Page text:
Serving on your church’s board is a privilege. It is a huge responsibility and a calling, but also a blessing. I have had the joy of serving on multiple church boards over the years and am wrapping up a six-year term on my church’s elder board this year.

One of the most frequent questions we get from pastors is: How do we build a board that works?

We’ve all seen it: board fights, board dysfunction, board meetings that last for hours, and get little accomplished. There has to be a better way. 

I hope to shed light on that better way, which is: to build a healthy church board, you have to select healthy leaders.

Yes, there are best practices for running meetings and making decisions. But none of that matters if you don’t have the right people in the right seats. In this article, you’ll learn the critical characteristics of healthy board members.

We all know that the Scriptures speak clearly about the qualifications to consider for an elder; do not overlook these passages (namely 1 Timothy 3 and Titus 1). 

The Bible outlines characteristics that are daunting, humbling, and solemn:

“Whoever aspires to be an Elder desires a noble task, must be above reproachable to teach, temperate, must be blamelessnot a new believer, faithful to his wife, manage his own family well and see that his children obey him, not overbearing, not quick-temperednot given to drunkenness, not violent but gentle, not pursuing dishonest gain, hospitable, one who loves what is good, self-controlled, upright, holy and disciplinedtrustworthy of the message as it has been taught and encourage others by sound doctrine and refute those who oppose it, and a good reputation with outsiders.

Churches tend to value a leader’s capacity over his character. This tendency is why churches often choose leaders with influence in the community—the president of a local bank, well-established businessmen, lawyers, accountants, engineers, and such. 

Yet the Bible seems more interested in a leader’s character than his capacity. Leaders that run the church board like a business but forget that the church is primarily a ministry fail because they think church leadership is about power, not service. The church’s mission is to sacrificially serve our community, share the Gospel near and far, and to see believers grow to full maturity. This mission is accomplished best through leaders who seek to serve, not leverage authority at all costs.

My experience on an elder board has been sweet, but not without difficulty, too! Serving on a board means dealing with hard issues such as church discipline, cultural matters, failing marriages (including unfaithfulness), doctrinal issues, and many other things. Because the decisions are often complicated, you must select the right people–not just the ones with the most influence, most longevity, or the deepest pockets.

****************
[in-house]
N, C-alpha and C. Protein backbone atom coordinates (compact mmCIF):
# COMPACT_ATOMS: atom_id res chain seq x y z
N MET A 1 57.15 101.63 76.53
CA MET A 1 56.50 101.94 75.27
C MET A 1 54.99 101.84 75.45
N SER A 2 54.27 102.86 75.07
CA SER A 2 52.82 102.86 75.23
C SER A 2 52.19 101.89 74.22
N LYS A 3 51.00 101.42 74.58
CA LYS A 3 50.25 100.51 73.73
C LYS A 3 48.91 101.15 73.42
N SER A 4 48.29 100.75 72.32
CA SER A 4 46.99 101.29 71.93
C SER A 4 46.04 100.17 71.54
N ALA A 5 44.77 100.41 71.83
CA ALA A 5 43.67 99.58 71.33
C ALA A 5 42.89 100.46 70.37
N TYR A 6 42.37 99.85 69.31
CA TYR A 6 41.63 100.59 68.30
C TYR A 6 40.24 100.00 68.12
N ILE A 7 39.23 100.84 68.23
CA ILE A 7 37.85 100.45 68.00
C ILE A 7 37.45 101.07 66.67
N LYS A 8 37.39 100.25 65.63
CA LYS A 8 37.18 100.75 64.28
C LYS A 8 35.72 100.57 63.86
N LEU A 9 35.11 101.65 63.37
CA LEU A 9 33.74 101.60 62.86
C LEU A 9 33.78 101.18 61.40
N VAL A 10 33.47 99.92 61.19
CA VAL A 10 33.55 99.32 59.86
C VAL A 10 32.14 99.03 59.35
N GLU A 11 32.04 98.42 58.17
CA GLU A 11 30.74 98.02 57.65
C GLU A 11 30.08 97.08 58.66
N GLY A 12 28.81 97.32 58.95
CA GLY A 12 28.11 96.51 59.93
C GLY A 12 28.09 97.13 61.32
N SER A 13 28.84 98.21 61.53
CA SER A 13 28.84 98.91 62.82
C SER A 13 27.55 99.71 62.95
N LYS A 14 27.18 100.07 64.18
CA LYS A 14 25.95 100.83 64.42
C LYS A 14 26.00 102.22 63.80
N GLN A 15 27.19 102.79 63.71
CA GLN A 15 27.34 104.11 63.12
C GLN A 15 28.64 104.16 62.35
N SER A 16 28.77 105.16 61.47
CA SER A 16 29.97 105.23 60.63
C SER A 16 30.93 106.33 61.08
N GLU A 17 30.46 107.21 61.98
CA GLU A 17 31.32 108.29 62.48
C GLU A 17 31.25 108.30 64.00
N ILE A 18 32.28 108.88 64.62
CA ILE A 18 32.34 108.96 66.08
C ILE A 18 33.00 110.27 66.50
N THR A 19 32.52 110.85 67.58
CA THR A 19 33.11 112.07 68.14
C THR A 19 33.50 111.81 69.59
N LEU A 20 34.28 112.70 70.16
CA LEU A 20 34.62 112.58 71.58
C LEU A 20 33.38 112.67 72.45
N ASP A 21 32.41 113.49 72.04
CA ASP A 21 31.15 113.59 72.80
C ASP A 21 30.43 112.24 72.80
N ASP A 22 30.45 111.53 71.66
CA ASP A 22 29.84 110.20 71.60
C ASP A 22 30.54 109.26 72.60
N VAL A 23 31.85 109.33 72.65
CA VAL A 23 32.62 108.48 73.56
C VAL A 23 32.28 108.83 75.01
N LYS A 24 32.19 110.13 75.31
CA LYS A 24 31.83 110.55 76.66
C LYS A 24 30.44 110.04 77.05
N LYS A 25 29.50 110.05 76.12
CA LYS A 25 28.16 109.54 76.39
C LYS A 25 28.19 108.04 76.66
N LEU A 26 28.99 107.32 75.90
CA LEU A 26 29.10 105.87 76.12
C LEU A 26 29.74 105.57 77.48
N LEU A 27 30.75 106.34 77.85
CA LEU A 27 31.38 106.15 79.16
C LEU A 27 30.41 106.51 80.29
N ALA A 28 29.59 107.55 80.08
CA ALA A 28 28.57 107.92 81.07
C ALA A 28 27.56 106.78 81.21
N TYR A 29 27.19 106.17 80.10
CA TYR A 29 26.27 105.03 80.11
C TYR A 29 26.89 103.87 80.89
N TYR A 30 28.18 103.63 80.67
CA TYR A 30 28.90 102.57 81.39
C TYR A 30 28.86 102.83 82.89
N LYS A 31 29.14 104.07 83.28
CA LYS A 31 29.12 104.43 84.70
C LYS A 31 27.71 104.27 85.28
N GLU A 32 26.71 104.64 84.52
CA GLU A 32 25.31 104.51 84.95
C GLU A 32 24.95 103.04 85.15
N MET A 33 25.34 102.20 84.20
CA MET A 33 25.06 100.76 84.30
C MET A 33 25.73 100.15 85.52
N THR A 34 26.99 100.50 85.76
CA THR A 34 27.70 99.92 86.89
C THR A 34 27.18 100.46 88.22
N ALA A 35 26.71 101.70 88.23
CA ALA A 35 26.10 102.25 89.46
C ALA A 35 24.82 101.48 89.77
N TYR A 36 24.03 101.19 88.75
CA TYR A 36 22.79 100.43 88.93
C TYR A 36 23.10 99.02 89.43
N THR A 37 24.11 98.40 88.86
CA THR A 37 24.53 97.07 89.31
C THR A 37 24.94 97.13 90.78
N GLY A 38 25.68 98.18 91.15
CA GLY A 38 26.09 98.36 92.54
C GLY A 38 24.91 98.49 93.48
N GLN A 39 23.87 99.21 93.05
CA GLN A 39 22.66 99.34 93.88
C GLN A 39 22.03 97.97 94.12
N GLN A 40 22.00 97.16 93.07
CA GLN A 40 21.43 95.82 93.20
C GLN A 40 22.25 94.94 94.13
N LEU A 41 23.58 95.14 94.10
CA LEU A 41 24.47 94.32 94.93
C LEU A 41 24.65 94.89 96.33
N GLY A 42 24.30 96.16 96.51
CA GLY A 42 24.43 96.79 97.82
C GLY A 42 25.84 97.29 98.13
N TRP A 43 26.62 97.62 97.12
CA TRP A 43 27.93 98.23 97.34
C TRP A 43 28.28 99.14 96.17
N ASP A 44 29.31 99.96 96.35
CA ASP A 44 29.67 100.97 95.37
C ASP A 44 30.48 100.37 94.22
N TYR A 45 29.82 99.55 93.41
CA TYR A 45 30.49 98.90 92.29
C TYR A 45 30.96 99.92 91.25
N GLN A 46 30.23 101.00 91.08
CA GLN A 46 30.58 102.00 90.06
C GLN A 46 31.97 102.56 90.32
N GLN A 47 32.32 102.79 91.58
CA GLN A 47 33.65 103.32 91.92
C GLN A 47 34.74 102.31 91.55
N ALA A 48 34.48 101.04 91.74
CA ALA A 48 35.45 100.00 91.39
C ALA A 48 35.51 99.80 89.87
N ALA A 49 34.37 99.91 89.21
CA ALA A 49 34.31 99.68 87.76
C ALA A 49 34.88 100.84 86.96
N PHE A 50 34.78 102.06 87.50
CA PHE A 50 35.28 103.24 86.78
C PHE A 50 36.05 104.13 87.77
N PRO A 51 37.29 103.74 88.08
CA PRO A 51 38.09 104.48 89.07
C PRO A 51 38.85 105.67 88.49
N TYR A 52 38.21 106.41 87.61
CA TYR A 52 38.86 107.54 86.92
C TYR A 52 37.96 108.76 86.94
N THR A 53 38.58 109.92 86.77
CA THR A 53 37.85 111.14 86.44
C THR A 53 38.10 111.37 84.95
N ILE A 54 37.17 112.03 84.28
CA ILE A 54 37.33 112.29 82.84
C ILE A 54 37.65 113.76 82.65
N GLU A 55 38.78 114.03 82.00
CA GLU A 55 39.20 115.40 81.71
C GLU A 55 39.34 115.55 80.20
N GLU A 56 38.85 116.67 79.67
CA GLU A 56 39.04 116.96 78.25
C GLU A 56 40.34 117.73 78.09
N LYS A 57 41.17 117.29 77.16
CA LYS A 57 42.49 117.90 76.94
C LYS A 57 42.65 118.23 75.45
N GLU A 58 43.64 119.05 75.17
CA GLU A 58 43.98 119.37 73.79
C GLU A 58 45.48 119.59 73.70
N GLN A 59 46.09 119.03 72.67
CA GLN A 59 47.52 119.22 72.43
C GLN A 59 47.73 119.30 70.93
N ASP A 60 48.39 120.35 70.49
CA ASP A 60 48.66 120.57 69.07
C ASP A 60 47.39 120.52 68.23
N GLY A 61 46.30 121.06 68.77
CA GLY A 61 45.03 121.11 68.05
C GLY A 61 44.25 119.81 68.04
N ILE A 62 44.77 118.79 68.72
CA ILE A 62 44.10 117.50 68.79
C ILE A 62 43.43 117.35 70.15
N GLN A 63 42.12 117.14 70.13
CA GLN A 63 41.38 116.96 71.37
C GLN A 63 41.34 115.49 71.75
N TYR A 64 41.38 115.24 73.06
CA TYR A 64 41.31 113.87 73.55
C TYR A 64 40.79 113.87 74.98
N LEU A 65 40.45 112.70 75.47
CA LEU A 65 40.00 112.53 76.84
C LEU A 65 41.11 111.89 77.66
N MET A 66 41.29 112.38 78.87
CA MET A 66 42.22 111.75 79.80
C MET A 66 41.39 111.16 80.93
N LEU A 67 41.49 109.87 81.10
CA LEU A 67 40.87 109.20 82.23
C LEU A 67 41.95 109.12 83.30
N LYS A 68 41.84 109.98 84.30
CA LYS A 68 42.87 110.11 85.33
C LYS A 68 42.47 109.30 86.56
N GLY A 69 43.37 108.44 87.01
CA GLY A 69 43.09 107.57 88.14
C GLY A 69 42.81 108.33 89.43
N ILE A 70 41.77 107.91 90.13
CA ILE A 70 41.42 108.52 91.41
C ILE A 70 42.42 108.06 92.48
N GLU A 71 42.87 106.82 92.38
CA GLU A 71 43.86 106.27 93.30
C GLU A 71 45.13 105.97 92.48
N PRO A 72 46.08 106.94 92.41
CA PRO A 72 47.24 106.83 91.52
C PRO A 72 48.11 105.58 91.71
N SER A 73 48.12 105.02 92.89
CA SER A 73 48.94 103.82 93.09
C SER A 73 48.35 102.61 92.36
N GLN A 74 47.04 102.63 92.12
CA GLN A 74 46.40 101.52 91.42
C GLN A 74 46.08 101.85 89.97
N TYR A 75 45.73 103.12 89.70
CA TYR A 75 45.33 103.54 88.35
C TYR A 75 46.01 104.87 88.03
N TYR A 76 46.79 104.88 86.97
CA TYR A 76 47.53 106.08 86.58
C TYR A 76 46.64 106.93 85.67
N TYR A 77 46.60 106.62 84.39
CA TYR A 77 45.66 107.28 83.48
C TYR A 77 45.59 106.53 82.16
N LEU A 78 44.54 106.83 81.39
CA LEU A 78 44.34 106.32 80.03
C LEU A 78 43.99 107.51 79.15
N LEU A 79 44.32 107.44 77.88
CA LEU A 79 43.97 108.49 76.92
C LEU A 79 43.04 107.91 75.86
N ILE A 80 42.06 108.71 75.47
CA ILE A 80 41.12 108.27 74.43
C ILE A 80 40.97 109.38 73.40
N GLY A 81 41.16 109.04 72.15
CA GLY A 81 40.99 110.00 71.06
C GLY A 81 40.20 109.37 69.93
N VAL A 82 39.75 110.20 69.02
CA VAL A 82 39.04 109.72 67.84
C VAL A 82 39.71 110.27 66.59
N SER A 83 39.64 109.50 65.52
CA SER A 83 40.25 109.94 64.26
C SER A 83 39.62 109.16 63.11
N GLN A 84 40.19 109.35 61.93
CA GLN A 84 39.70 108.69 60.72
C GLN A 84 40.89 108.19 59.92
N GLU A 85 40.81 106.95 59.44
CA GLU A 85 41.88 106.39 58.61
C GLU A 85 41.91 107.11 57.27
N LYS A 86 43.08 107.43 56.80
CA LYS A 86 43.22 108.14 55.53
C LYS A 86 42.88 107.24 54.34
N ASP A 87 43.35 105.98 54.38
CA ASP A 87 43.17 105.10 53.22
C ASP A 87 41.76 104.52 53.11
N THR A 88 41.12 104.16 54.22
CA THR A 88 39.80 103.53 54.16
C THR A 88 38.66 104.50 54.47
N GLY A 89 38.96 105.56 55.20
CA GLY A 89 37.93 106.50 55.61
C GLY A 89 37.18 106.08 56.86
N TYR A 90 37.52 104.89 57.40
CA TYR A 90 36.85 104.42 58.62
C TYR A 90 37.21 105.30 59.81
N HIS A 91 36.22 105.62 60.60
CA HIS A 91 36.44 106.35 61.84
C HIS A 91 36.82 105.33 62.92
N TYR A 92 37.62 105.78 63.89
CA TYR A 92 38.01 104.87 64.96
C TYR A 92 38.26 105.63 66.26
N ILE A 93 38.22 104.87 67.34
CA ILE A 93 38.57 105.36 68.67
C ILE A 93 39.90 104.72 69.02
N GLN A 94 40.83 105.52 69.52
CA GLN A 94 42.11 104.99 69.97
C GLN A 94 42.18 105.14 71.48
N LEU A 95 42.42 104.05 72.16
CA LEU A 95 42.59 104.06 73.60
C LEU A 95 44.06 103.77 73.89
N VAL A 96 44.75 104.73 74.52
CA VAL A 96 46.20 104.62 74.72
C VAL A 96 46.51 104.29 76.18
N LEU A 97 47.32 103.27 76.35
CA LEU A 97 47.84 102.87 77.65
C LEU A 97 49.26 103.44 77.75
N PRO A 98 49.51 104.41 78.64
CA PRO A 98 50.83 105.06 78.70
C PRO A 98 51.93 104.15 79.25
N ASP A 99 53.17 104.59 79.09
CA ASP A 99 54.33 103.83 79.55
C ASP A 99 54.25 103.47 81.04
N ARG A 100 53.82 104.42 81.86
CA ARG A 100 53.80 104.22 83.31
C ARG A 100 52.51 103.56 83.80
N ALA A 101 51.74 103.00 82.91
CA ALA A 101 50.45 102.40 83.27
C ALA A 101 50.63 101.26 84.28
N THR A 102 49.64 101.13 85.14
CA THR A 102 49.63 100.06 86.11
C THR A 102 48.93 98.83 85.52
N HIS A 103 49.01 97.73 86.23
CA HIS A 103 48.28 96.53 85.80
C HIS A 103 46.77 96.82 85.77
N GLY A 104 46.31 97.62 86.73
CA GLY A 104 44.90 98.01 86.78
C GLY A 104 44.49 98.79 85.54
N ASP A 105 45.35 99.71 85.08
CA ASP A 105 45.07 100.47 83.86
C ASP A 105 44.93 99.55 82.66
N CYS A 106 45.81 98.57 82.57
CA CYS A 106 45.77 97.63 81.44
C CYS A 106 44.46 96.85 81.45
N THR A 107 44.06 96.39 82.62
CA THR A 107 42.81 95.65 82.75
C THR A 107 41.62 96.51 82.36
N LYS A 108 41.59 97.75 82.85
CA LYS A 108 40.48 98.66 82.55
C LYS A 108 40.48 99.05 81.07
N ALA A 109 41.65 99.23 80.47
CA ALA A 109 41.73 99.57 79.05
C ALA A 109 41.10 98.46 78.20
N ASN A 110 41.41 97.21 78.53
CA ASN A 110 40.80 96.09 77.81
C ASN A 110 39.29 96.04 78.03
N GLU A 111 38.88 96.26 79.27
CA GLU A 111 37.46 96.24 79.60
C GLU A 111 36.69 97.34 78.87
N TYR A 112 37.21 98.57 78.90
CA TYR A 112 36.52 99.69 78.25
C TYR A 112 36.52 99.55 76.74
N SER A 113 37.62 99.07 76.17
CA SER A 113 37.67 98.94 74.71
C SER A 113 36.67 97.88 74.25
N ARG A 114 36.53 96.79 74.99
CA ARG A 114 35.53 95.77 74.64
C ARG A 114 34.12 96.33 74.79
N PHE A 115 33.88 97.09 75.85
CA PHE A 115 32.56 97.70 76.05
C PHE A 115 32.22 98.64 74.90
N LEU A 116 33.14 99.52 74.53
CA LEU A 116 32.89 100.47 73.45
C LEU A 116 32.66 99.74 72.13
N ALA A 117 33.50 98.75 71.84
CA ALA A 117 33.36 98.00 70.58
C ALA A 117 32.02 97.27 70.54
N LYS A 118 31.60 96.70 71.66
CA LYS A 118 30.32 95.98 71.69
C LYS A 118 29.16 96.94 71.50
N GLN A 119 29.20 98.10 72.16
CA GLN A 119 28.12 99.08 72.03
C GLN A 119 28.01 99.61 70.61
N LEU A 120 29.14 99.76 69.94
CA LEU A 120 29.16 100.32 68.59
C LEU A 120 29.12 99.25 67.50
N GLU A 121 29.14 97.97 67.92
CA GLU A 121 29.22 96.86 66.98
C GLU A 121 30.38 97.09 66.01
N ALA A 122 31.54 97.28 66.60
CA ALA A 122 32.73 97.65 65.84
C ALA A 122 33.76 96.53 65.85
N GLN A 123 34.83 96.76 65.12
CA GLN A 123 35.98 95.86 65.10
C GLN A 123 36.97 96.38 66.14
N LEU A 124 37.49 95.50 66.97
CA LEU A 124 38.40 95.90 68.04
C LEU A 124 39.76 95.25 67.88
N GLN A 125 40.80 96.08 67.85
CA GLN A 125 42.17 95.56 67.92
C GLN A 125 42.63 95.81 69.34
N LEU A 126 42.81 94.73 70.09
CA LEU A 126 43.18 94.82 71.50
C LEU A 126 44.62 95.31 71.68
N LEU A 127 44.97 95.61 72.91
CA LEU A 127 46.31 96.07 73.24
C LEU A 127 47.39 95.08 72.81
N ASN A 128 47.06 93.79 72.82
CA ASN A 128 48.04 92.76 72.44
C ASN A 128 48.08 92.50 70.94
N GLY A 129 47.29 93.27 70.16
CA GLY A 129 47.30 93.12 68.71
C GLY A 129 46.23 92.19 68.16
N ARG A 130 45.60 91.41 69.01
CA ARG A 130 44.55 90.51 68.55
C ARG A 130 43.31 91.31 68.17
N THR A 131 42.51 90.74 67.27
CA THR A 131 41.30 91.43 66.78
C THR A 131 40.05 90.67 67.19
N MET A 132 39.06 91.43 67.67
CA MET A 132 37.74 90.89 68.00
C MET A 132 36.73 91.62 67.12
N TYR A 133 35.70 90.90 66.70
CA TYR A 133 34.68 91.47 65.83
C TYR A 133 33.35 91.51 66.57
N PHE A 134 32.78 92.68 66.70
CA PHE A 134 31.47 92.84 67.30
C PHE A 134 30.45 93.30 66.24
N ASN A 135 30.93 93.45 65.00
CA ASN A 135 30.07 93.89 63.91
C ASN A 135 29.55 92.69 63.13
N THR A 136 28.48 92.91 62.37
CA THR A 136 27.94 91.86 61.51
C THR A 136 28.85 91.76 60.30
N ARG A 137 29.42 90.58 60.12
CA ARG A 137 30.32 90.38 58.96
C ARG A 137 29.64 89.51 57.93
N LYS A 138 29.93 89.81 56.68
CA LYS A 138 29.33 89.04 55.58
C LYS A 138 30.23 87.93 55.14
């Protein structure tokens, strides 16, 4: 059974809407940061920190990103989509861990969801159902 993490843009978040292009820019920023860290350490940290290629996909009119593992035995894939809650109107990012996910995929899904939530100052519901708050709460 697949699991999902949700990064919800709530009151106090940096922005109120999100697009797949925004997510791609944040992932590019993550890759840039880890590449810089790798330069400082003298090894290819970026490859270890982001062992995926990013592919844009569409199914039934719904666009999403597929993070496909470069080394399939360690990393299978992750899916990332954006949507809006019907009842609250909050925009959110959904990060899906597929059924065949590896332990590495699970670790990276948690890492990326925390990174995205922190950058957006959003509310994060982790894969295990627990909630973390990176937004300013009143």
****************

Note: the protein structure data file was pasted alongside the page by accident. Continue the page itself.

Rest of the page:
So how do you develop a healthy board that is Christ-centered, humble, and sees themselves as servant leaders? You need to recruit leaders that exhibit the eight core competencies of a healthy board member.

4 Character Competencies

Servant Leaders 

Board members should emulate Christ himself, who was the perfect servant leader. We see this lived out as they serve in the church, not just in their Elder role, but as members of the local church body. They should also encourage congregation members to serve as well.

Willing to tackle hard issues 

There are challenging issues that arise during the time of serving as Elder. These will require God-given discernment, clarity, and wisdom to find the best solutions. This will require all to work well together and be in alignment.

Prayer warriors 

Prayer should always lead the way. It should be a top priority for the elders, personally and when they meet together. 

Leading the church in sharing the Gospel 

The Great Commission is for all believers in Christ. The members of the Elder Board, along with the pastor, should lead the way and encourage the congregation in evangelistic efforts as well. 

4 Capacity Competencies

A “Calling” for this role 

Each member of the board should know that God has directed and encouraged them to serve as an Elder. Often this comes as the potential Elder is seeking God’s guidance.

Know God’s Word / Teachers of the Word 

Men who can wrestle with and teach God’s word in various settings. Knowledge of God’s word is essential as the board deals with doctrinal issues that may arise. They are the “keepers” of doctrine in the church.

Encourage the Pastor’s Vision

Elders should be in harness with the pastor on his vision for the church. Vision may be developed with staff, pastor, and elders together. Once the collective leadership determines the destination (Vision), the role of the elders is to help the church move toward that vision. All should be engaged and live it out!

Elders are strategic thinkers

Elders can see the big picture by understanding ministries, people, and assets. They know how to employ them for the most significant Kingdom impact effectively.


As I said at the beginning, being an elder in the local church is a huge responsibility, and not all men are right for this role. A clearly defined process for identifying men is paramount and will serve God, the church, and the Kingdom well.

If you have a collegial board that respects each other, have “can do” attitudes, are hard workers, have a servant’s hearts, are of one accord, and with varying personalities and strengths, it will serve God and the local church well.


Ron Donnini is the CEO of the Malphurs Group. Ron directs TMG’s leadership coaching services. He has a heart for maximizing the potential of church leaders. Ron lives in Arlington, TX with his wife Shawn, and enjoys spending time golfing and being with his kids and grandkids.